In recent years we have seen a greater focus when it comes to mental health, particularly as it relates to burnout in the workplace. While more strides are being made in destigmatising mental health, apps like Panda are emphasising the importance of affordable access.
This on the back of Suicide Prevention Week, which is commemorated in South Africa on 10th September.
Panda highlights specifically the lack of affordable resources that are being made to men in the country, which is a highly concerning trend given the fact that SA ranks 10th globally in terms of the suicide rate, with men being four times more likely to commit suicide locally.
The numbers around this make for rather grim reading, as Panda notes that of the 13 774 suicides reported in South Africa in 2019, 10 861 were men, while 2 913 were women.
“These figures reveal that South Africa needs urgent intervention and resources to support everyone, but especially males, to curb stigma and navigate mental health burdens,” the app stresses in a press release sent to Hypertext.
“While our app is for anyone looking for mental health support, fewer men seek help or support. It is also estimated that a third of South Africans will suffer from a mental health issue at some time in their lives. We therefore dedicated our time and resources to develop the Panda app to give those seeking help a safe space to open up and receive the support they need when they need it,” adds clinical psychologist Allan Sweidan, co-CEO and co-founder of Panda.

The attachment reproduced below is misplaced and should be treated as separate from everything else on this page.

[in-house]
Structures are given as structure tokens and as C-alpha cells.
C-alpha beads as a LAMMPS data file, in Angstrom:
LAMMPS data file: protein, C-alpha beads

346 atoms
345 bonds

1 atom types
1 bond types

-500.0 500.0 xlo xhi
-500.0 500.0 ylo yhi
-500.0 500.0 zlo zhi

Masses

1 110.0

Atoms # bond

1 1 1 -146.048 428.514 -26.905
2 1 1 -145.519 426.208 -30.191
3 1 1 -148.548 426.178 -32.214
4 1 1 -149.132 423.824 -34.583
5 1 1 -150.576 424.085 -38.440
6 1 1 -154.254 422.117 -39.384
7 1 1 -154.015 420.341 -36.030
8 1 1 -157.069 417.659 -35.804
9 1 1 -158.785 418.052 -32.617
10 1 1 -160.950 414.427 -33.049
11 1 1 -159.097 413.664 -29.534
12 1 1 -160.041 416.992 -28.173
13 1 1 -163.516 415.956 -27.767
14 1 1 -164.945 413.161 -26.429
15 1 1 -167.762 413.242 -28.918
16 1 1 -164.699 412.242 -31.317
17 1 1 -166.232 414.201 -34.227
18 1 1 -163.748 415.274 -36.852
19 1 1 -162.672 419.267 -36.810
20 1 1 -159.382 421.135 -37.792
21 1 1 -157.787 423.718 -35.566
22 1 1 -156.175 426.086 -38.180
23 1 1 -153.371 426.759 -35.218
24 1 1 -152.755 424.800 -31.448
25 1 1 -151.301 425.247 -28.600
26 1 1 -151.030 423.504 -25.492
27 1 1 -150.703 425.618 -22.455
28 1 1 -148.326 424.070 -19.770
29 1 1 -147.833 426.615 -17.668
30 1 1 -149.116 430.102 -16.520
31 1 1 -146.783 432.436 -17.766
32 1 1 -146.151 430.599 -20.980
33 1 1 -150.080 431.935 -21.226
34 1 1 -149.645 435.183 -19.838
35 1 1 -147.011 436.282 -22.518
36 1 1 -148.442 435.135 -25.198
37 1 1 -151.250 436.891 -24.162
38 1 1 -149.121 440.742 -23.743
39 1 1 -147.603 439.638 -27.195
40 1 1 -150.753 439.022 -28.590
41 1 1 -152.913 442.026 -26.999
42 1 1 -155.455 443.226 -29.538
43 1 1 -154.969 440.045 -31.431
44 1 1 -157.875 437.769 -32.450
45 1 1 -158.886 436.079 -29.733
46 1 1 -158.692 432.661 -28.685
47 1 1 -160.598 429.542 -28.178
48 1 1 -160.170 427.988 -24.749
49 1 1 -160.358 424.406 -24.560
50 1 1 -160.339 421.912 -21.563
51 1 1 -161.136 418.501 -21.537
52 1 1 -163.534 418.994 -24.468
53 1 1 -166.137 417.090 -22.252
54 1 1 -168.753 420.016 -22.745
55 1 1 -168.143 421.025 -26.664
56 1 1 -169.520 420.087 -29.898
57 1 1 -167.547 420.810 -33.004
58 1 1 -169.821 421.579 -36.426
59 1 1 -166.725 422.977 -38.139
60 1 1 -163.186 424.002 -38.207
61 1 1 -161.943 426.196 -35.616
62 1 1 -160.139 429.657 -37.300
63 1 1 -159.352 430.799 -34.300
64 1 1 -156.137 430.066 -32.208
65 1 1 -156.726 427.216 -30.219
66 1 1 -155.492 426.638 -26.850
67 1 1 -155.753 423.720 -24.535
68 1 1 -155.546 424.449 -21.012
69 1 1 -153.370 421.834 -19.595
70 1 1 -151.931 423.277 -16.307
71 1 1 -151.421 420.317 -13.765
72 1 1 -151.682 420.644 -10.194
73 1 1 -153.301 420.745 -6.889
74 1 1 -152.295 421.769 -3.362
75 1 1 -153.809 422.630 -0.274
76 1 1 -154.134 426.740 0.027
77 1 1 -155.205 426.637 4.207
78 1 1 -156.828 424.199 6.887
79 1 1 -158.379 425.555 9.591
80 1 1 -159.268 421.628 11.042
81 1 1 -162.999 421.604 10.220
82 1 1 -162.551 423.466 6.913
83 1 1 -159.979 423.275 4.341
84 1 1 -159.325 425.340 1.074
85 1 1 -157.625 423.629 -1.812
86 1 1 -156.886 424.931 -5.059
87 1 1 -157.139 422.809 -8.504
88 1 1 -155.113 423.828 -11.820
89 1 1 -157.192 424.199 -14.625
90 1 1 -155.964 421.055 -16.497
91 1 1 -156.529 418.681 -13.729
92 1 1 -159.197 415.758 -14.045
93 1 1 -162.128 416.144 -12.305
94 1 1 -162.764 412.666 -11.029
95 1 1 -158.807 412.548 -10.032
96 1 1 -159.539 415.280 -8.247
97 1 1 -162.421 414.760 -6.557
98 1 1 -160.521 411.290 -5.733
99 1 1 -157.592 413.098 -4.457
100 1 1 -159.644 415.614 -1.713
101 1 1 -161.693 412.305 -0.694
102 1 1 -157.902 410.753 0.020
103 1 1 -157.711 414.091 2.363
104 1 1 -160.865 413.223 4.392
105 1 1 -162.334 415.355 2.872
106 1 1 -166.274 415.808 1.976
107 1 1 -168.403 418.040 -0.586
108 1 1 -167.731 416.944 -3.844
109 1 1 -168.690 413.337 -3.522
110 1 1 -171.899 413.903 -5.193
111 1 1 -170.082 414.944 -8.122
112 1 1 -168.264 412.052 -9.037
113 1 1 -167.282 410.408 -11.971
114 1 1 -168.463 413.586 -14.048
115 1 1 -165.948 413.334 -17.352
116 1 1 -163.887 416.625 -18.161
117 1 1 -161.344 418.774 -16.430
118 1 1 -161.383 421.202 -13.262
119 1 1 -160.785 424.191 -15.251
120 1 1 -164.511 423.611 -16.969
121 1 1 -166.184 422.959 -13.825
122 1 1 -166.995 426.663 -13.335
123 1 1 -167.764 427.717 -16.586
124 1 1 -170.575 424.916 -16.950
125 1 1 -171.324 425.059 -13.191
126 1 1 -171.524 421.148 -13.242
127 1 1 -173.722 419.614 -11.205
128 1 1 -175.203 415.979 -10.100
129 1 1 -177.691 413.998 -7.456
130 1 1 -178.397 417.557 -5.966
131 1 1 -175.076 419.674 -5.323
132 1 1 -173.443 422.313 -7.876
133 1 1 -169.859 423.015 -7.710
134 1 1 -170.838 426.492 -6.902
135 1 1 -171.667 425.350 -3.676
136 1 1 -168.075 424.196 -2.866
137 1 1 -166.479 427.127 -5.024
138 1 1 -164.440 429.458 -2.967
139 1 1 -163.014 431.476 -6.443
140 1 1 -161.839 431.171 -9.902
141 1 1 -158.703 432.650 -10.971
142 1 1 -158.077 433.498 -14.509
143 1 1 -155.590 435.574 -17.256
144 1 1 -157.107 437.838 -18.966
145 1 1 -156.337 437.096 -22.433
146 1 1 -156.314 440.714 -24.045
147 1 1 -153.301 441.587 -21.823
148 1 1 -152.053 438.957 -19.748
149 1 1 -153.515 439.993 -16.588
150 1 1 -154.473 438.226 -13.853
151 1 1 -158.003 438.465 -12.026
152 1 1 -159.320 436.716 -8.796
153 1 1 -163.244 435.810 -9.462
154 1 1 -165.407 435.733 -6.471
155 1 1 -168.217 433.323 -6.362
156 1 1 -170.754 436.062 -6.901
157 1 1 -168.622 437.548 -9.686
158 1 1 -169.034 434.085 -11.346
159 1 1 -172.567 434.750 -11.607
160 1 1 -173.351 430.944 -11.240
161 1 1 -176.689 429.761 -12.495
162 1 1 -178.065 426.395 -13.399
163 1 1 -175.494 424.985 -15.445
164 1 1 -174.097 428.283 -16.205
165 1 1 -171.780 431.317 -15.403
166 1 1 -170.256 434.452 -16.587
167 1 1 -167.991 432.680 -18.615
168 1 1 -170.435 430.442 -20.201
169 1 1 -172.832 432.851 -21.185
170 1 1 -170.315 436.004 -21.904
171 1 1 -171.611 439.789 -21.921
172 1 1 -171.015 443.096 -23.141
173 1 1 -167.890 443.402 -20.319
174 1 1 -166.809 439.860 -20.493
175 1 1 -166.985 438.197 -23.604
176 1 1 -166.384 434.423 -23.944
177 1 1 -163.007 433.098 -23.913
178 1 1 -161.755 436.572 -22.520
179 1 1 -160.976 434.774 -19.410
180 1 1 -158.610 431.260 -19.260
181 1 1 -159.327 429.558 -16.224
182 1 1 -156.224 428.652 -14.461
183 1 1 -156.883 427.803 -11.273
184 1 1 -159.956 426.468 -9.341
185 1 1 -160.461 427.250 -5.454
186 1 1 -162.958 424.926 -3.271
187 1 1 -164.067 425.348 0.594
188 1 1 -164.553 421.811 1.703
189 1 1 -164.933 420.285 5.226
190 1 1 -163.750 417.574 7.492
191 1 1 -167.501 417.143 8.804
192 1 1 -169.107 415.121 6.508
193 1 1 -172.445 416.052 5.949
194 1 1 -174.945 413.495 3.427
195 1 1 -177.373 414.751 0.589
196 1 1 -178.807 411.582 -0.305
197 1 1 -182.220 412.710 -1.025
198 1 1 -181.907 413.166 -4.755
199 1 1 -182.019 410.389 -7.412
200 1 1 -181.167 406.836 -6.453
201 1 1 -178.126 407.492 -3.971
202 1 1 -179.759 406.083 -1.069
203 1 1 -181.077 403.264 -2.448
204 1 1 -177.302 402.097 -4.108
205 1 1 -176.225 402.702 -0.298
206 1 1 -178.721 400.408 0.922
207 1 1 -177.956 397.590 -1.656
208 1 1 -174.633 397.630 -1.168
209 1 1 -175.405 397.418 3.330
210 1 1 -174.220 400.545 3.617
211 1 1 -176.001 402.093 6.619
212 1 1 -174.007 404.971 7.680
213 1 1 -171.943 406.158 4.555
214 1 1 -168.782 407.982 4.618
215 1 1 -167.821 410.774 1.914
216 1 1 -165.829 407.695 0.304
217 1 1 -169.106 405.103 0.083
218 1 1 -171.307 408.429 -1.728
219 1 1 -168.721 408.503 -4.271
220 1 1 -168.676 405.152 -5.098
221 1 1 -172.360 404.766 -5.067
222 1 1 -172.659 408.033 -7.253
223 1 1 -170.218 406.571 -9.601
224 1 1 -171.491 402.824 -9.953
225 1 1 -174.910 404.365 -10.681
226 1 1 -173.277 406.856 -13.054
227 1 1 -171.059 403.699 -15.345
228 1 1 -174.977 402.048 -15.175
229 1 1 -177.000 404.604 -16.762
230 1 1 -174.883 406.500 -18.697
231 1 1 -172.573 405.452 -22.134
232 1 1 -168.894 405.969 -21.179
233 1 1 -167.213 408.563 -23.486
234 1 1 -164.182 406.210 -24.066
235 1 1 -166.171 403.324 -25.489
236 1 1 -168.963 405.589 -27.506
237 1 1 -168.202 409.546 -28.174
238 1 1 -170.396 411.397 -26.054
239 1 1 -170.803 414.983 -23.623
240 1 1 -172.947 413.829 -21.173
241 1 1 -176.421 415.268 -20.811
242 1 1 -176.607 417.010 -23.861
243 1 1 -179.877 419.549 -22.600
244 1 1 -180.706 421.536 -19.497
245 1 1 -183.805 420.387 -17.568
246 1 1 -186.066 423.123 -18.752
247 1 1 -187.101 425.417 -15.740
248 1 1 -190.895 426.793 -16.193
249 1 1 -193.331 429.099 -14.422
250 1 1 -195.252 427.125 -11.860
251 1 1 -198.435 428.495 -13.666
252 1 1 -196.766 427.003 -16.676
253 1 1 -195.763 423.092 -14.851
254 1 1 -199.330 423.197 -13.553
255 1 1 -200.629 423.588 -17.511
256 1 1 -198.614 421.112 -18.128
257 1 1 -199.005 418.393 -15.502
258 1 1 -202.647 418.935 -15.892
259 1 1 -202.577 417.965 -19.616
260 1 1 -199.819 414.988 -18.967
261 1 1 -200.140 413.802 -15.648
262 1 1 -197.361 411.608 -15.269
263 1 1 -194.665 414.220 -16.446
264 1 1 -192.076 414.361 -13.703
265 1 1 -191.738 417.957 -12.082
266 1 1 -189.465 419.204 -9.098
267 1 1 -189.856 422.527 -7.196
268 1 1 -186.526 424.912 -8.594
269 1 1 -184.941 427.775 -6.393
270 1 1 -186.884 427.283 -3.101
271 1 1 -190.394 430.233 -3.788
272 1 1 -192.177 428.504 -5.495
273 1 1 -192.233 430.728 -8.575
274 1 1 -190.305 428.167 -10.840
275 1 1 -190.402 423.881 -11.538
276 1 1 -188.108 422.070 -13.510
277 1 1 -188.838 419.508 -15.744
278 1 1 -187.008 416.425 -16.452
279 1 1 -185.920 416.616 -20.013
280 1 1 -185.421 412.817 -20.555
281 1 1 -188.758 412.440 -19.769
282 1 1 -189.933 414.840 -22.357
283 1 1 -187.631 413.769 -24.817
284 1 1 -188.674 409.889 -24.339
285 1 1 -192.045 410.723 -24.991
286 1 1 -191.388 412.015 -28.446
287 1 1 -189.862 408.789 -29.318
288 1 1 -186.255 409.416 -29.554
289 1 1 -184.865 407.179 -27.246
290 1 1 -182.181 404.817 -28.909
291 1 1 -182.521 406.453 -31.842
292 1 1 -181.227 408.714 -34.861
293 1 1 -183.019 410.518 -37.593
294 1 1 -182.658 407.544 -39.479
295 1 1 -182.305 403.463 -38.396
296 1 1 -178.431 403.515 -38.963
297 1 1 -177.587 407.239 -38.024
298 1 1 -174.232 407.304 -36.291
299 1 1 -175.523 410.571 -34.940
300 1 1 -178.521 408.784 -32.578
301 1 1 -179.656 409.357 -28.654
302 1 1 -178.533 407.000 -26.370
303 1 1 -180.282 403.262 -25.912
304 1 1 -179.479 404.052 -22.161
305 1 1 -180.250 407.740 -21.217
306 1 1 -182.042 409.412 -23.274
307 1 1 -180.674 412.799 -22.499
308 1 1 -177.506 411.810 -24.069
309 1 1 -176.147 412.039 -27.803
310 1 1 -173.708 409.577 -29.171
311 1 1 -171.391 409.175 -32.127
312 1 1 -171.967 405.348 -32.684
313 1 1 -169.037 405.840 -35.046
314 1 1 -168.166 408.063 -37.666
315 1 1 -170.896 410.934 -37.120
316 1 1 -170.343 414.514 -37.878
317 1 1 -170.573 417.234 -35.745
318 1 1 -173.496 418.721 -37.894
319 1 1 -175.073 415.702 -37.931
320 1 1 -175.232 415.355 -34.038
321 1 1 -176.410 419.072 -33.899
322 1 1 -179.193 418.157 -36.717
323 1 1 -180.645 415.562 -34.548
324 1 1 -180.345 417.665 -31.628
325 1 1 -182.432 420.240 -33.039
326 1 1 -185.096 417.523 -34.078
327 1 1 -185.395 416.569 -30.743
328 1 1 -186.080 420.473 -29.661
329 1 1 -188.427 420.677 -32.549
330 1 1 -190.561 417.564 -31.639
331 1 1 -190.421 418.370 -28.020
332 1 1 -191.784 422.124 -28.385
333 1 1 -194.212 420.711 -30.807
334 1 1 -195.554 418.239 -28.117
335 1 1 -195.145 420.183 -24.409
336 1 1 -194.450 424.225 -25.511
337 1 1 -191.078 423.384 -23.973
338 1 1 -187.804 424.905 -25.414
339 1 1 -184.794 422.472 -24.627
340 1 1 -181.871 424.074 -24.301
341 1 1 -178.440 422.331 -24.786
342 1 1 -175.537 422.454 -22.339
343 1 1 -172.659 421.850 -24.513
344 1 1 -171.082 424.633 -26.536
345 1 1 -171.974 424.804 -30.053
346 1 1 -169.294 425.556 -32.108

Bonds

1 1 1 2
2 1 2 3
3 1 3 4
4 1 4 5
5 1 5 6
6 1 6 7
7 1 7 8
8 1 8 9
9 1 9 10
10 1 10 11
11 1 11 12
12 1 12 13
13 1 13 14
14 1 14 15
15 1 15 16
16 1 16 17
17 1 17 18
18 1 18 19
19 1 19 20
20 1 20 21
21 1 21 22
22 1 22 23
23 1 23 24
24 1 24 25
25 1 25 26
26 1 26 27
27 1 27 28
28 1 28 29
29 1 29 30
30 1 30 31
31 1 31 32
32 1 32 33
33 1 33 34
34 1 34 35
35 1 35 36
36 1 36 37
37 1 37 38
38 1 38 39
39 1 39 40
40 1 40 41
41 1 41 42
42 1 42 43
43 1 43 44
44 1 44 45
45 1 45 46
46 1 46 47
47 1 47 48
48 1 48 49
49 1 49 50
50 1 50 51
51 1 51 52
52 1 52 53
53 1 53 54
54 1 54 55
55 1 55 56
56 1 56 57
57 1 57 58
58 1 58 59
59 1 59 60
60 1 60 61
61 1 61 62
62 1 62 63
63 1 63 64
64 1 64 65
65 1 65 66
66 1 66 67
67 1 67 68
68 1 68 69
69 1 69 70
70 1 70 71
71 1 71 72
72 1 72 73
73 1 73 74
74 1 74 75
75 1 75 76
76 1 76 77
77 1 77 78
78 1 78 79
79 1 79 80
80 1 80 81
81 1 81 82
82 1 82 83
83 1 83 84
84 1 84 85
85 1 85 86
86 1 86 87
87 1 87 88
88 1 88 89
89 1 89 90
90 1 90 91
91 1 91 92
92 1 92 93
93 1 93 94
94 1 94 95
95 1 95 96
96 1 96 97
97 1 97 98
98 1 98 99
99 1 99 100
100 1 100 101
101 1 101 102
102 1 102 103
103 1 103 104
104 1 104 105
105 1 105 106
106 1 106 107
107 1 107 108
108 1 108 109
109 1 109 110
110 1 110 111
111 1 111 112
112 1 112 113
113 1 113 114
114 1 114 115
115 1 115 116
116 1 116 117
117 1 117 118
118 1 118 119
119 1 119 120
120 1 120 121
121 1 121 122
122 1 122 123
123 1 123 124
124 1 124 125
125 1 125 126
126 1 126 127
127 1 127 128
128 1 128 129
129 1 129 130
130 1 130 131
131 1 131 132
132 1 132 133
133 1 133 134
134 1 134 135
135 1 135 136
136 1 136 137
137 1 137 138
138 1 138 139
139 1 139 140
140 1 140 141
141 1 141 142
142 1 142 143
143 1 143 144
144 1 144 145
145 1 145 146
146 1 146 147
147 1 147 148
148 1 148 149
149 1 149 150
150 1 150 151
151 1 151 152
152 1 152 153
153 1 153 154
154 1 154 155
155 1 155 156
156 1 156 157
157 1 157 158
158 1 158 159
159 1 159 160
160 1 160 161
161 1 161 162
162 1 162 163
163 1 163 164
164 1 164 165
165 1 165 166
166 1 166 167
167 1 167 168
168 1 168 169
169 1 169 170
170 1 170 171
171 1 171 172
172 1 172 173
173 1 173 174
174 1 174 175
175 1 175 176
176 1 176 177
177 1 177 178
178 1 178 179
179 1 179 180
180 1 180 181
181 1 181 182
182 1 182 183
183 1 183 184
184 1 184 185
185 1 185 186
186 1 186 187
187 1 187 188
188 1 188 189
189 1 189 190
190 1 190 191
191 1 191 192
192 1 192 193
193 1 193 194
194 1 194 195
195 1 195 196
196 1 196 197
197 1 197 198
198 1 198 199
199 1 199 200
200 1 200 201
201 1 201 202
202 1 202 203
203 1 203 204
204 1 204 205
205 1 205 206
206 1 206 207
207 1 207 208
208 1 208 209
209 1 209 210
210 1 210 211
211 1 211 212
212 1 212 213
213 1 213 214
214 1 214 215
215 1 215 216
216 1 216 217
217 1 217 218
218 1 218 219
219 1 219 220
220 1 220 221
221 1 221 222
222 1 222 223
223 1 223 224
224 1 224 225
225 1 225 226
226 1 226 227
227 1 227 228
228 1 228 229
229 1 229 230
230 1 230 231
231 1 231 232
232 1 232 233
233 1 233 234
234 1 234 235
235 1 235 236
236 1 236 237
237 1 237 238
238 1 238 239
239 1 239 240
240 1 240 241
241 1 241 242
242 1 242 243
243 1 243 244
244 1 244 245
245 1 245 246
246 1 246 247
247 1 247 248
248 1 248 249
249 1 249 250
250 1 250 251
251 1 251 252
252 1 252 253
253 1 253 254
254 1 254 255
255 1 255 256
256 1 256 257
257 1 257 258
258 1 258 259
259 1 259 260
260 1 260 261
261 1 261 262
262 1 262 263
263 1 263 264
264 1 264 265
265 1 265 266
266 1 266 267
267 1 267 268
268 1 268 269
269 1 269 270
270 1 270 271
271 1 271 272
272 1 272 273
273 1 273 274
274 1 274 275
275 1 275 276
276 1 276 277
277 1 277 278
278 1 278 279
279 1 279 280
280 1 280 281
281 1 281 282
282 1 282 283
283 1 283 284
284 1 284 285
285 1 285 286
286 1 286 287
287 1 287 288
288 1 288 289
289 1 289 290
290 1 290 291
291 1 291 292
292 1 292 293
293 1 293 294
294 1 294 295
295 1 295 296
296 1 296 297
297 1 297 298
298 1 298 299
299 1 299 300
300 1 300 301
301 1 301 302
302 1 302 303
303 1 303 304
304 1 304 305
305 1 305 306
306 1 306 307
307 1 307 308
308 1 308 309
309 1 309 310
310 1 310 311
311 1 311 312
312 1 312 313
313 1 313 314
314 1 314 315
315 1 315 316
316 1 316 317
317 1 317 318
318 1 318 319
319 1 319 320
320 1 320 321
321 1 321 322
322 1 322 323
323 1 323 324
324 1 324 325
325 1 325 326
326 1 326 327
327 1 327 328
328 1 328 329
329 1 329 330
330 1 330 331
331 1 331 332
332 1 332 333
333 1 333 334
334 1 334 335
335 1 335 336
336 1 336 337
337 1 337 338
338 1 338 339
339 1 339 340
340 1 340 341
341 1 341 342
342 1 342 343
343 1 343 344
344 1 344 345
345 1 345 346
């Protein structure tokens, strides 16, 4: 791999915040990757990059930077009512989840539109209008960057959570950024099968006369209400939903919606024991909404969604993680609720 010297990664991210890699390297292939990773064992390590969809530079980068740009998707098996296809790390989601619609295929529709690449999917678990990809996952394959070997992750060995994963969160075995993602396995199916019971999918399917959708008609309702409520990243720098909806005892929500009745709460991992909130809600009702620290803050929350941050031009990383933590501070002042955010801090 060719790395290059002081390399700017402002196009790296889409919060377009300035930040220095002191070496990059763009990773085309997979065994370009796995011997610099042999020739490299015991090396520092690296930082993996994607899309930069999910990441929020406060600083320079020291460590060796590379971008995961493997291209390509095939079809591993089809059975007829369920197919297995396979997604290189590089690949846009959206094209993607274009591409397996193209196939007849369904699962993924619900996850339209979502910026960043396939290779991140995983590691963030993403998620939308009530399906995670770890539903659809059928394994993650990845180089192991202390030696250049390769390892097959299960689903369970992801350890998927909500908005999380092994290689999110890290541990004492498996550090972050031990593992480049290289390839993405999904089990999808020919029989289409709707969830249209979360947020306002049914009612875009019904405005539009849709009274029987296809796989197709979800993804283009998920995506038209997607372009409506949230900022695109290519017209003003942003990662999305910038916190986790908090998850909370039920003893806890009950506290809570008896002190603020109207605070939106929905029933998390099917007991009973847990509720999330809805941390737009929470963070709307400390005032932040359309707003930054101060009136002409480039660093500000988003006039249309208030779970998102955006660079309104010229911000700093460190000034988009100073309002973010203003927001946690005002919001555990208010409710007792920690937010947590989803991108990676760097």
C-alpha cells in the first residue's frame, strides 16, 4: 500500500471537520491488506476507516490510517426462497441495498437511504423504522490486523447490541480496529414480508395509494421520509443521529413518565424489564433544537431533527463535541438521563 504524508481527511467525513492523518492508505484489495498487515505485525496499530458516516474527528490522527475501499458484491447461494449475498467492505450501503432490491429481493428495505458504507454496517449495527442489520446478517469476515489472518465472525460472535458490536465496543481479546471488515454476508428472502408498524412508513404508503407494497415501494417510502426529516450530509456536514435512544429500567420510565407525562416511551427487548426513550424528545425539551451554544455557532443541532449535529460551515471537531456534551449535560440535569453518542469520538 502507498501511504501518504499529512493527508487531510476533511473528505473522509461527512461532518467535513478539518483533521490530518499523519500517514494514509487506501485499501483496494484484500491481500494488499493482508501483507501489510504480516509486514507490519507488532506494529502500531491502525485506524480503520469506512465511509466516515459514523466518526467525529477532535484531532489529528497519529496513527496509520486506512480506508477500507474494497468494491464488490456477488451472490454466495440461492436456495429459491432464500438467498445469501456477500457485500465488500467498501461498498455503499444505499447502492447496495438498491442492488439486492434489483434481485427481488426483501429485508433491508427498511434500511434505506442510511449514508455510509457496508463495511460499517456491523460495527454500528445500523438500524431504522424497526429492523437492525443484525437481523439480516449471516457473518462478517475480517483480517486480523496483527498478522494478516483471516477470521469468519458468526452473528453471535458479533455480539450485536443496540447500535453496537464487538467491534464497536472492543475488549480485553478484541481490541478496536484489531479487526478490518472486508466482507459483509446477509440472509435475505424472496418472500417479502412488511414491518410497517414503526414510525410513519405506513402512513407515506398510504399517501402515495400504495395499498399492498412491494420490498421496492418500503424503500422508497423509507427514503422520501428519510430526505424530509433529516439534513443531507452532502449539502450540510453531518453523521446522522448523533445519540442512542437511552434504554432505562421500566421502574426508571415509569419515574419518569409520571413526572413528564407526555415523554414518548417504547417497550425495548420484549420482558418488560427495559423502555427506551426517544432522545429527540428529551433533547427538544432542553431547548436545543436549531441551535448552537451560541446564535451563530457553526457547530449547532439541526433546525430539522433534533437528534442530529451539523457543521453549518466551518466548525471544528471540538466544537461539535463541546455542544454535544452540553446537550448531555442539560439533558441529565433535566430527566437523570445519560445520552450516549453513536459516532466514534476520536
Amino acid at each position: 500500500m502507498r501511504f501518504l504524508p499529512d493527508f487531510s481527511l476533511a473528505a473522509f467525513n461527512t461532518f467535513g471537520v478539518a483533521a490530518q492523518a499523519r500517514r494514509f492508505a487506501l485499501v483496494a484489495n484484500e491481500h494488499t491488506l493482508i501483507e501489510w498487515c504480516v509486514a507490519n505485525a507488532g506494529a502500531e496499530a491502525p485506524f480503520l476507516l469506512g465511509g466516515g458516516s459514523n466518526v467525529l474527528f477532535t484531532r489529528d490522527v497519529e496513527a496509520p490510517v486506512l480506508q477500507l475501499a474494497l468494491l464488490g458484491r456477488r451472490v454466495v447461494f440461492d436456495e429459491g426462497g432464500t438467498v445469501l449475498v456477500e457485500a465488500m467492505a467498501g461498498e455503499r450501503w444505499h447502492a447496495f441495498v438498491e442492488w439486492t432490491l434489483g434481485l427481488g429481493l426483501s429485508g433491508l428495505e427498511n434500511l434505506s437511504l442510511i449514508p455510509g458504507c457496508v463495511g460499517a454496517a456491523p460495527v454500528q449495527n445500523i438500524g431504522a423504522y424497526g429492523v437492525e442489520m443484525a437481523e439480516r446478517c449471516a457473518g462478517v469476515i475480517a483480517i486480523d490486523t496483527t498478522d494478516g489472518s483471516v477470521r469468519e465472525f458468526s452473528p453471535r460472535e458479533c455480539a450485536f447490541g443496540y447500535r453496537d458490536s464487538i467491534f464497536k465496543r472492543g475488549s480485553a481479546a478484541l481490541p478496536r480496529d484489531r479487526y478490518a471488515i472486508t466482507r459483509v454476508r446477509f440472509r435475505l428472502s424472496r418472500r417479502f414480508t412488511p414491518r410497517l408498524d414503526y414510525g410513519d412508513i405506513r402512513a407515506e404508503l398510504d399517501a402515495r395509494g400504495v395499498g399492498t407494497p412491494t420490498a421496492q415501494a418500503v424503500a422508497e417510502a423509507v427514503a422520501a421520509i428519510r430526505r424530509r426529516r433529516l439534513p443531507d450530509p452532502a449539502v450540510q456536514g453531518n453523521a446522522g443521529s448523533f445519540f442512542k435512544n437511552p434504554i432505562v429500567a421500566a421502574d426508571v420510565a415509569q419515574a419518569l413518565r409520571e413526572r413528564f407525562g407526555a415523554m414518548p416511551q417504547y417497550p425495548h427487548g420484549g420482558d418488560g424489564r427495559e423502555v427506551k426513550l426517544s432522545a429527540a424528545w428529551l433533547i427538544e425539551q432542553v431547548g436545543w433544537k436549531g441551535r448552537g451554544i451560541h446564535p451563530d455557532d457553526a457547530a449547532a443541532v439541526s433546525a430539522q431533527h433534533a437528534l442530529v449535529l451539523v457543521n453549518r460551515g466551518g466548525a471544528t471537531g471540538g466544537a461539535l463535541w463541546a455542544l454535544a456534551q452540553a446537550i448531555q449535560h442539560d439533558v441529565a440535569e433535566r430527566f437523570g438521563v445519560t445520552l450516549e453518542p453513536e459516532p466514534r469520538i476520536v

He also acknowledges the fact that this is indeed a complex issue that plagues the country, and that a single solution cannot be found.
That said, there is scope for digital tools to play a key role, especially in addressing the hesitancy of many to seek help. Added to this is the fact that communicating via a mobile device can prove easier than doing so face-to-face.
“Being able to use a smartphone to find mental health support for issues you may be experiencing or set up a one-on-one session with a professional discreetly is a valuable tool that digital innovation enables,” notes Sweidan.
“Addressing the realities men face in South Africa, and the tragic consequences culminating in the tragic rate of suicide, requires a multi-faceted approach targeted not just at society’s youngest males, but also at the genuine need of men to find a better way forward. Using the digital tools that are increasingly at our disposal is a significant part of this,” Panda concludes.
To find out about more local assistance during Suicide Prevention Week, head here.